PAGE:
James Geter, who chairs the EMSDC’s board of directors, admitted that his group had made mistakes in the past while asking Council to consider both past and present. “We may have not done everything correctly, but that’s because we started out with a learning curve, and we’ve learned from our mistakes.” Geter spoke about the years of planning that have gone into the long-running project and the frustrations that have surrounded those plans. He closed by invoking none other than the Rev. Martin Luther King, reminding one and all that the Council meeting was being held on the “heels of MLK Day” and that “there’s a dream that’s still alive — and we want it enacted.”
That rhetorical tone was continued by the next speaker, the Rev. Charles Mosley of Nazareth First Baptist Church. Mosley’s arrival in the chamber caused quite a stir: Hands were extended to greet him, doors were opened for him; all eyes were upon him. And the solemn silence that accompanied his trip to the lectern made it clear that Mosley is regarded as a pillar of the city’s African-American community.
He spoke with the quiet conviction of a man seasoned by a life of Sunday sermons, his words spiked by the occasional pause as he recounted the heyday of The Block and its sad slide into blight. “We remember when there was much activity, recreation and wholesomeness on The Block for our people,” Mosley intoned, adding: “The Block was our outlet, our refuge. It was our shelter.” He spoke of how the African-American community has been “forsaken,” and how too much time has passed discussing plans instead of acting on them.
City Council, however, opted for more discussion. It was clear that all seven had questions, and they wanted answers.
First out of the chute was Vice Mayor Carl Mumpower. He questioned the developer, David Rogers, about the financial arrangements and projections.
One potential sticking point seemed to be that the plan, as structured, calls for Rogers and his companies — Rogers & Associates Inc. and Historical Acquisitions LLC — to enter into a complex ownership agreement with the EMSDC and the Enterprise Foundation. Rogers would receive the tax credits that are a key part of most historic-preservation projects. And after a specified period of years, Rogers explained, the EMSDC would buy back the buildings using the profits from its share of the rents and leases.
Leaning forward in his seat, Mumpower began by noting, “I am not hostile toward the project, but concerned about the dollars.” He hinted that he wasn’t comfortable with some of the financial projections and asked for clarification about how the tax credits would be structured. Rogers’ lengthy answer left Mumpower looking puzzled.
Later in the evening, Mumpower called Rogers back to the lectern. This time the Vice Mayor leaned forward and spoke directly to him, observing: “It’s hard to tell if you’re the savior in this process or another kind of guy. … You’re a central player in this. The benefits you’ll reap are dramatic. I don’t have a problem with a man making money, but there is a point of balance.” Mumpower also asked Rogers about his success rate as a developer. Rogers replied that in 30 years, he’s never had a project come in over budget.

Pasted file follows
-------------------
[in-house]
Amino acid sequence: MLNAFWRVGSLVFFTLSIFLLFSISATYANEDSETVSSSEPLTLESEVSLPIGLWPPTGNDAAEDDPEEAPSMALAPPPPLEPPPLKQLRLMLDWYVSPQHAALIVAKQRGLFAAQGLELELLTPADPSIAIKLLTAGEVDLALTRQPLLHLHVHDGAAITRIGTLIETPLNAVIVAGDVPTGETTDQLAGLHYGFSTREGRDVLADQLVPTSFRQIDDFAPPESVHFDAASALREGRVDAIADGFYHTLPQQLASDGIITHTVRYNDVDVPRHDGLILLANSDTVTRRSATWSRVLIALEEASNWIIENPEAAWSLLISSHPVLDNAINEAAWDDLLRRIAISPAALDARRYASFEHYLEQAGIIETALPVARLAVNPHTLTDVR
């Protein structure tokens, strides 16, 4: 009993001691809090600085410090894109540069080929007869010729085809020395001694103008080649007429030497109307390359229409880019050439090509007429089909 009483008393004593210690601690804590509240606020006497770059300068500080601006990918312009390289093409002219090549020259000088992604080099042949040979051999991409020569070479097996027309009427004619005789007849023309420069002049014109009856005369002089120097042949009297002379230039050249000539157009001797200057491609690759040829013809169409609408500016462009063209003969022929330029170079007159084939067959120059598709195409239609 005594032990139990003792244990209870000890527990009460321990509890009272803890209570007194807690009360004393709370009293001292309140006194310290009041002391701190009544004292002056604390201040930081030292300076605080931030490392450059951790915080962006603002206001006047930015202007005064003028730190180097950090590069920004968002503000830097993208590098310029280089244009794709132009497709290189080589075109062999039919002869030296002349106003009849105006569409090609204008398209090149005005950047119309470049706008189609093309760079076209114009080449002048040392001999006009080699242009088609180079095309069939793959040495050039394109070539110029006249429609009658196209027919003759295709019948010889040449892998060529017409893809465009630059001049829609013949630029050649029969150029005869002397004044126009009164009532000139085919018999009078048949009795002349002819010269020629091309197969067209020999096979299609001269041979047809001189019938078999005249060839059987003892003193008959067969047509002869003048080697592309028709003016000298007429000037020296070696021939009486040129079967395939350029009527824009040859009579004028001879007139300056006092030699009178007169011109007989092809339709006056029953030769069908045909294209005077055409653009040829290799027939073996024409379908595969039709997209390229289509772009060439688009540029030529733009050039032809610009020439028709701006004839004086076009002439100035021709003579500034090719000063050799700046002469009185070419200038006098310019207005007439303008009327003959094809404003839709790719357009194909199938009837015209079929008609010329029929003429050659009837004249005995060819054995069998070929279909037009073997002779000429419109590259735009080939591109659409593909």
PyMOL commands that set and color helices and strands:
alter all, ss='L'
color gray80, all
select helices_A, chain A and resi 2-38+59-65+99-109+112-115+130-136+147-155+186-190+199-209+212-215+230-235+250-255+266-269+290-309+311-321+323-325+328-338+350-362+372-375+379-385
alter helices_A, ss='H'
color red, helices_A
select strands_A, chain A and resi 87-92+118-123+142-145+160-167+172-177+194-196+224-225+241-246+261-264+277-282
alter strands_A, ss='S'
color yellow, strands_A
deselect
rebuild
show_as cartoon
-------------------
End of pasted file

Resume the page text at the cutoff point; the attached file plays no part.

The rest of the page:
Mumpower then turned his attention to Rogers’ work on the Grove Arcade, saying the project is “struggling” and that the projections made for it were overly optimistic. Rogers quickly distanced himself from the public-market portion of the Grove Arcade, noting that his involvement was strictly with the tax credits and the apartments, which he said are “100 percent leased.” The developer added, “If [the public market] is failing, it’s because of marketing, and I have nothing to do with that.”
Then it was Council member Holly Jones‘ turn to address a decision that she called the “most difficult I’ve faced in the two-and-a-half years I’ve served.
“It seems like we’re being put on the spot — like we’re trying to stop progress on The Block after 25 years,” added Jones, saying she didn’t feel comfortable supporting the proposal because the EMSDC, a city-funded nonprofit funded, hadn’t filed an audit for 2002.
At that point, Mayor Charles Worley, perhaps sensing that the nay votes were piling up, called on his colleagues to approve the proposal. “This is a difficult project and a difficult decision. There are flaws, but no legal impediments. … The project will be good for The Block; it’ll restore it to a wonderful condition and bring about economic development. Don’t throw the baby out with the bath water,” the mayor urged. By way of compromise, Worley suggested that Council make its approval conditional on the nonprofit’s filing a satisfactory audit and drafting a document detailing a process for increased public involvement.
Then a frustrated-sounding Council member Terry Bellamy jumped in, declaring: “If there are concerns on the table, we should address them first. We all want to see this happen, and if we want to see this go through, we may need to hold some hands. … We need to get these people at the table and deal with these issues, rather than simply voting yea or nay.”
In that vein, Jones suggested tabling the issue for four weeks.
Council member Joe Dunn, meanwhile, was a little more blunt: “My patience is running thin with both sides. If you folks can’t get it together, we’ll give this money to someone else.”
But Geter, the EMSDC’s board chairman, was plainly unhappy about the idea of either putting off a vote or adding conditions.
“We’ve waited years,” Geter said coolly. “We need Council to make a decision tonight — either up or down.”
At the same time, however, Geter also took issue with the expectation that “the black community” would necessarily ever speak with one voice on this issue.
“African-Americans can think for themselves,” he declared. “It’s wrong to think that all of the community must have 100 percent accord. People aren’t always on the same page; we all don’t think alike.”
Bellamy shot back: “We’re trying to make this go through. Inclusion is only one thing: Where’s the audit from 2002? You’re asking us to stick our neck out, and we’re just asking for four weeks.”
But Geter held his ground, continuing to insist on a vote.
Finally, a frustrated Jones exclaimed, “We’re really throwing you a lifeline here, and you keep throwing it back.”
Then the two remaining Council members weighed in. Jan Davis said he was “bothered by the intangibles.” And Brownie Newman observed that the issues of trust might take more than four weeks to work through.
By this time, it was clear that if Geter wanted to push for a vote, he’d be pushing his luck.
Joe Dunn made a motion not to approve the budget amendment that would launch the proposal. The motion failed on a 4-3 vote, with Mumpower and Davis joining Dunn. After that, Council voted unanimously to table the issue until Feb. 24.
In the hallway after the meeting, an obviously unhappy Geter told Xpress: “It’s all delays, delays, delays. Every time we try to address an issue, there’s another issue.”